What are parasomnias?
Parasomnias are usually unwanted events or behaviors that occur around or during sleep. Parasomnias include sleepwalking, sleep terrors and confusional arousals.
These are “disorders of arousal” that happen when some parts of the brain are asleep while other parts are awake. They often happen during slow wave sleep, a deep sleep that occurs during the night when your brain is not dreaming. There is more slow wave sleep earlier in the night, so these parasomnias usually happen in the first third to first half of the night. The episodes are often short, but can last as long as 30 to 40 minutes. Children’s eyes are usually open, but glazed over. They seem confused and are hard to awaken. Children usually do not remember these events or have control over them.
These types of parasomnias are common in childhood. Having parasomnias does not usually mean your child has a psychiatric or psychologic concern. Parasomnias can run in families and can be triggered by stress, sleep deprivation (getting less sleep than recommended for a child’s age), certain medications or medical conditions like obstructive sleep apnea.
Types of parasomnias
During confusional arousals, children will usually sit up in bed and seem confused. They may moan or call out briefly but do not appear fully awake. Up to 17% of children have confusional arousals, and they are most common between the ages of 2 and 5 years.
Sleepwalking often starts as a confusional arousal, but when the child gets out of bed, it becomes sleepwalking. Children can have odd behaviors like urinating in a trashcan or complex behaviors like opening the front door and leaving the house. You may find the child back in bed after sleepwalking or in another location. About 18% of people will have sleepwalking at some point in their life. Sleepwalking typically improves as children get older.
Sleep terrors, also known as night terrors, can be very frightening to witness. Children often scream or cry out and look scared. Sometimes children can look flushed and experience sweating, dilated pupils, quicker heartbeat and breathing. Even though your child may appear scared, they often will not respond when someone tries to comfort them. Sleep terrors are most common between the ages of 4 and 12 years.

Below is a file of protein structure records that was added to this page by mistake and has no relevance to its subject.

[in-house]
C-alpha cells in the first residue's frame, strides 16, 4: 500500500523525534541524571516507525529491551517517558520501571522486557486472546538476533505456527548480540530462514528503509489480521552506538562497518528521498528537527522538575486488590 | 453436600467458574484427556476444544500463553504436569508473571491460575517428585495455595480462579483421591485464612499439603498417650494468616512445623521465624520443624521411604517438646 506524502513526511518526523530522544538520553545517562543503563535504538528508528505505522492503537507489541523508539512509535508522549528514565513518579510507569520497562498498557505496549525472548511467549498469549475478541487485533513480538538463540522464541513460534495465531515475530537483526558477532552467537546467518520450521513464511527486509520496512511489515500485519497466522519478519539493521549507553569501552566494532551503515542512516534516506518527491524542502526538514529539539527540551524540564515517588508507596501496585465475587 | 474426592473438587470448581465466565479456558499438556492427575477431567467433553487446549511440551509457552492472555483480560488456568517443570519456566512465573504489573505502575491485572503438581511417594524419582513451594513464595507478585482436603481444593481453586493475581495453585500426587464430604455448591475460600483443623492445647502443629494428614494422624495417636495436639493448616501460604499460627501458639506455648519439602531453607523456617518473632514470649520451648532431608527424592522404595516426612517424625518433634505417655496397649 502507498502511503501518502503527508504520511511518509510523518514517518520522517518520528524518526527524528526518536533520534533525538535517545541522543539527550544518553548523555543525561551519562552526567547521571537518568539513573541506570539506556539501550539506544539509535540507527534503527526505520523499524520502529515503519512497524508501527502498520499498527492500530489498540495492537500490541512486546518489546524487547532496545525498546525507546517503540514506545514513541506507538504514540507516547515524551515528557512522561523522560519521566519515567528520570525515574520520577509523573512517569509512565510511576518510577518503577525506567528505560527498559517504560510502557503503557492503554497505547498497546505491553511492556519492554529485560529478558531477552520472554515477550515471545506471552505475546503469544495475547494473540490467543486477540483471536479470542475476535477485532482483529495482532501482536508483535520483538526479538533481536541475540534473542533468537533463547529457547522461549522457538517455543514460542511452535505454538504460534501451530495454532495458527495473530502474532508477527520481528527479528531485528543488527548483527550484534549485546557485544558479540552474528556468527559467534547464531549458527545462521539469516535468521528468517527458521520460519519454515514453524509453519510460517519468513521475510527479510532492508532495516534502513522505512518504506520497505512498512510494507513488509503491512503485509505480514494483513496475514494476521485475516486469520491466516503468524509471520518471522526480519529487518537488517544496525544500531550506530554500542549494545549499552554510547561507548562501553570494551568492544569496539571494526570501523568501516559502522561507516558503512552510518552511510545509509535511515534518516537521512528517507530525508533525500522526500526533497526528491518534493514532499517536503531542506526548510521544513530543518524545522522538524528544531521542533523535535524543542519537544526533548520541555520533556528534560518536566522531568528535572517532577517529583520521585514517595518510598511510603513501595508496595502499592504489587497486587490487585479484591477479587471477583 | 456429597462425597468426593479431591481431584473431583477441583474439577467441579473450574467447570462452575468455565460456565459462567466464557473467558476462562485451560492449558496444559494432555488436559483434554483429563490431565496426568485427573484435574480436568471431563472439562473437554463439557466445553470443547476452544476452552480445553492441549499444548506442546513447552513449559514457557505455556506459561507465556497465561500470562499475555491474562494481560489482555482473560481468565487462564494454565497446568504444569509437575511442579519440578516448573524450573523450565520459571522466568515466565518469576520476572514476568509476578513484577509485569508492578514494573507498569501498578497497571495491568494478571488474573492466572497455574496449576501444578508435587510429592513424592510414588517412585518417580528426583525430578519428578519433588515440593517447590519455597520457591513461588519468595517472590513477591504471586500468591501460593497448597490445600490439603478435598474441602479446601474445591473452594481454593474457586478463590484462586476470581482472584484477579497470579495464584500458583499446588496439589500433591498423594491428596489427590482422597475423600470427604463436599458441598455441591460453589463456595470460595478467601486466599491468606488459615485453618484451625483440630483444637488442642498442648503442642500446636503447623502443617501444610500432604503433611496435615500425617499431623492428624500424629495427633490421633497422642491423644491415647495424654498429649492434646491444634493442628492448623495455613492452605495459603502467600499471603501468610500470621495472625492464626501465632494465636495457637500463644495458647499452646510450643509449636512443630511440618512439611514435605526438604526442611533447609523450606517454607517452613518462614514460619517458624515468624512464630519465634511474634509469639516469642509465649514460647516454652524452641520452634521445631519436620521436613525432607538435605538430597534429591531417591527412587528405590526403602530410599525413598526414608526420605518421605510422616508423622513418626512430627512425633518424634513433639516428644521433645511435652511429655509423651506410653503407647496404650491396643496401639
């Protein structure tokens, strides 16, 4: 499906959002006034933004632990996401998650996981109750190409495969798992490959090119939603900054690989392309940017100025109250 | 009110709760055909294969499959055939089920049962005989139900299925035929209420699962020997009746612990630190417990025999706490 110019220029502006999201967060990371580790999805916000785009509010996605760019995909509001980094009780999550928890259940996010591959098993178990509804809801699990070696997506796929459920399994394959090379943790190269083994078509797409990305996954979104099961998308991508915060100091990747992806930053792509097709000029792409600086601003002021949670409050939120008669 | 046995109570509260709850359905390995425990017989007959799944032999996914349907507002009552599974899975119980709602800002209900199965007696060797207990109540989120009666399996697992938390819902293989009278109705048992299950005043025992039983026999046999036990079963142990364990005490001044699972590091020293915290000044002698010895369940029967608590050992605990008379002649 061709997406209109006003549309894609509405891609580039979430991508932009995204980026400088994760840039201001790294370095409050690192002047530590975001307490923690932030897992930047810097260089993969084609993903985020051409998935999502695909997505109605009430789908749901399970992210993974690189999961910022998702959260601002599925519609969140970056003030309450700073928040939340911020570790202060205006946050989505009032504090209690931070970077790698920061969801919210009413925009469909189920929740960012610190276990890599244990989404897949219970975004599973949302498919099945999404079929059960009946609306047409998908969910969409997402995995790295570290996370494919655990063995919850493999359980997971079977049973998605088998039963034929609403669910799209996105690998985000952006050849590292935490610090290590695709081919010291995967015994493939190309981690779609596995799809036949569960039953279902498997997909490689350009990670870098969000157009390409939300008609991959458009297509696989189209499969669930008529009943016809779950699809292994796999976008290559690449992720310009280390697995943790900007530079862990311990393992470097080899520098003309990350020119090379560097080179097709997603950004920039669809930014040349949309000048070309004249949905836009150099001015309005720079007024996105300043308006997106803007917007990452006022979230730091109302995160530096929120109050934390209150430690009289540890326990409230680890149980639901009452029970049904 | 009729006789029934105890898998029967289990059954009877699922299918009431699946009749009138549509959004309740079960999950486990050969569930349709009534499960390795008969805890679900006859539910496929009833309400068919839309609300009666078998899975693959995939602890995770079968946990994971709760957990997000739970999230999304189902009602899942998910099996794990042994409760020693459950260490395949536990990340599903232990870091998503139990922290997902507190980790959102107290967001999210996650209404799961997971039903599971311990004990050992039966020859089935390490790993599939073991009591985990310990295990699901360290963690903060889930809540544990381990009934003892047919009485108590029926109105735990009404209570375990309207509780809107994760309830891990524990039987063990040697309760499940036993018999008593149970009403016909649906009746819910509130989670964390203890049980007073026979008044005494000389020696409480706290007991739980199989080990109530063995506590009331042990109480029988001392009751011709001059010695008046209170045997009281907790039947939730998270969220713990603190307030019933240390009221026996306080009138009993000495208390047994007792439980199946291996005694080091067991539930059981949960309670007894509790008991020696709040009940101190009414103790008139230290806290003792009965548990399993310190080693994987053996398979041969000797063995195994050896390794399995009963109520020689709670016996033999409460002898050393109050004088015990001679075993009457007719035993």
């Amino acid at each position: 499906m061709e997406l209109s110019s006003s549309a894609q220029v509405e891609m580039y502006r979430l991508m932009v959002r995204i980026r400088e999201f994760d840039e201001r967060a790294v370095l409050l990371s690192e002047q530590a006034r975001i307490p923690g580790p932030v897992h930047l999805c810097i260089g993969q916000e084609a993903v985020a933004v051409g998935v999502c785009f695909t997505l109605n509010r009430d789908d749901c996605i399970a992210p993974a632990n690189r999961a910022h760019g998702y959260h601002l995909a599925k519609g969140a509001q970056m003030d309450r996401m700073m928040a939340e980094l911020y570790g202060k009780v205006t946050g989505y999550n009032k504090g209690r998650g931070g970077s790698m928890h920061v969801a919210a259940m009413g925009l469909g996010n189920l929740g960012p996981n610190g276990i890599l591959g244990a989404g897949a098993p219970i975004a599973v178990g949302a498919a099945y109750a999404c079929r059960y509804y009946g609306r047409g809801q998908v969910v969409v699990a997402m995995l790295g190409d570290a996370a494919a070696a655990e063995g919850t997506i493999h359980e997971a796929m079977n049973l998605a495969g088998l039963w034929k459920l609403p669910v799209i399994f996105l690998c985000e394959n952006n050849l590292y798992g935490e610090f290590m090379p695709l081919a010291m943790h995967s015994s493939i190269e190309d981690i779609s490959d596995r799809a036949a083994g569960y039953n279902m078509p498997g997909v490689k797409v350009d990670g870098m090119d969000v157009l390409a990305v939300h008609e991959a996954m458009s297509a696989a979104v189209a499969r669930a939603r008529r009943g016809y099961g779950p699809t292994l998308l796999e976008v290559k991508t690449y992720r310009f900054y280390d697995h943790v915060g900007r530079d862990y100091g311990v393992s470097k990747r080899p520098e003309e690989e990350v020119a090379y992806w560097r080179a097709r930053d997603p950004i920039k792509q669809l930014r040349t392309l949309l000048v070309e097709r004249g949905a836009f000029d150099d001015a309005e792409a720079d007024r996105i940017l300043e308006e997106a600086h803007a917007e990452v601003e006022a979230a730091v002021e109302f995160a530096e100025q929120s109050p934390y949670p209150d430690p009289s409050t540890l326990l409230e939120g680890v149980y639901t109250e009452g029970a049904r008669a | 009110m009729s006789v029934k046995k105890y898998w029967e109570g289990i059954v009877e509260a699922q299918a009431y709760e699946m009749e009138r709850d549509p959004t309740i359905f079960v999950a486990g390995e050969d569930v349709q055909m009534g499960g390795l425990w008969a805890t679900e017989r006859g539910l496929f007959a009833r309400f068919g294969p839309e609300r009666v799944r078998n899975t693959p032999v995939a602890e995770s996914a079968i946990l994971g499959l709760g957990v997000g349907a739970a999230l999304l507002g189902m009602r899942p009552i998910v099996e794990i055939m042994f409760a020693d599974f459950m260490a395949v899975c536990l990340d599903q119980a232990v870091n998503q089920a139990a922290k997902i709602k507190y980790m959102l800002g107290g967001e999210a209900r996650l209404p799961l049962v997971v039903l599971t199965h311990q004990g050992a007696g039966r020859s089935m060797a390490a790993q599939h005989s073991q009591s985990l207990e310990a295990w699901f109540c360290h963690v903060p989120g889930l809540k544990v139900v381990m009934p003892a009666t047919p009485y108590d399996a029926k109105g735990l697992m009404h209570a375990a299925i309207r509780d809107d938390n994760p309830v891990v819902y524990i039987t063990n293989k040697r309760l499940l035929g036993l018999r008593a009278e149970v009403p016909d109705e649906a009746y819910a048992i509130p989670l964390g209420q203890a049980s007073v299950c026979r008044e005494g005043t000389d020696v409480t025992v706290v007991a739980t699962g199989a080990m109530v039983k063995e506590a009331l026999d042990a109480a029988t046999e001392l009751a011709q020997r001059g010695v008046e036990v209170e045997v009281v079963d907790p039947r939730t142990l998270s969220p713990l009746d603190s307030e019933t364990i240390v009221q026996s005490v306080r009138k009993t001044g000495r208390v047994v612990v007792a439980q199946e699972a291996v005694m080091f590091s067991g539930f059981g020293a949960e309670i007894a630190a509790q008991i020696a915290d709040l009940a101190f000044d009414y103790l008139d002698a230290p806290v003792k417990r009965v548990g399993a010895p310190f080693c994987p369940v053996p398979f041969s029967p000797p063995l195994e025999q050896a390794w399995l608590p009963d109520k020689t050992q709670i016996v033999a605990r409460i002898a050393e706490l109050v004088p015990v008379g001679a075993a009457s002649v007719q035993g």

Treatment of parasomnias
Overall, parasomnias often improve as children get older and do not require any treatment. Children can become more agitated if someone attempts to wake them up during a parasomnia, so it can helpful to gently guide them back to bed without talking or waking them up.
If a trigger for the parasomnias is identified, like obstructive sleep apnea or not getting enough sleep, treating the trigger can help improve the parasomnias. The National Sleep Foundation has recommendations for sleep duration at every age, from birth to adulthood.
It is important to keep children safe by making the household environment safe, such as locking doors to the outside, keeping furniture or objects on which children can climb away from windows, securing windows, keeping sharp objects like knives securely stored, installing alarms on doors and windows, and protecting children from stairs by installing baby gates or sleeping on the first floor.
In rare instances, a medical provider may prescribe a medication.
The interdisciplinary team at CHOP's Sleep Center features leading experts who can provide support for children with parasomnias and their families. Children can be evaluated for co-morbidities that may trigger parasomnias and receive treatment for those triggers at the center.
- For more information: The American Academy of Sleep Medicine has a comprehensive Sleep Education website: www.sleepeducation.org
- Reference: The American Academy of Sleep Medicine’s International Classification of Sleep Disorders, 3rd Edition (2014) was used as a reference to write this article.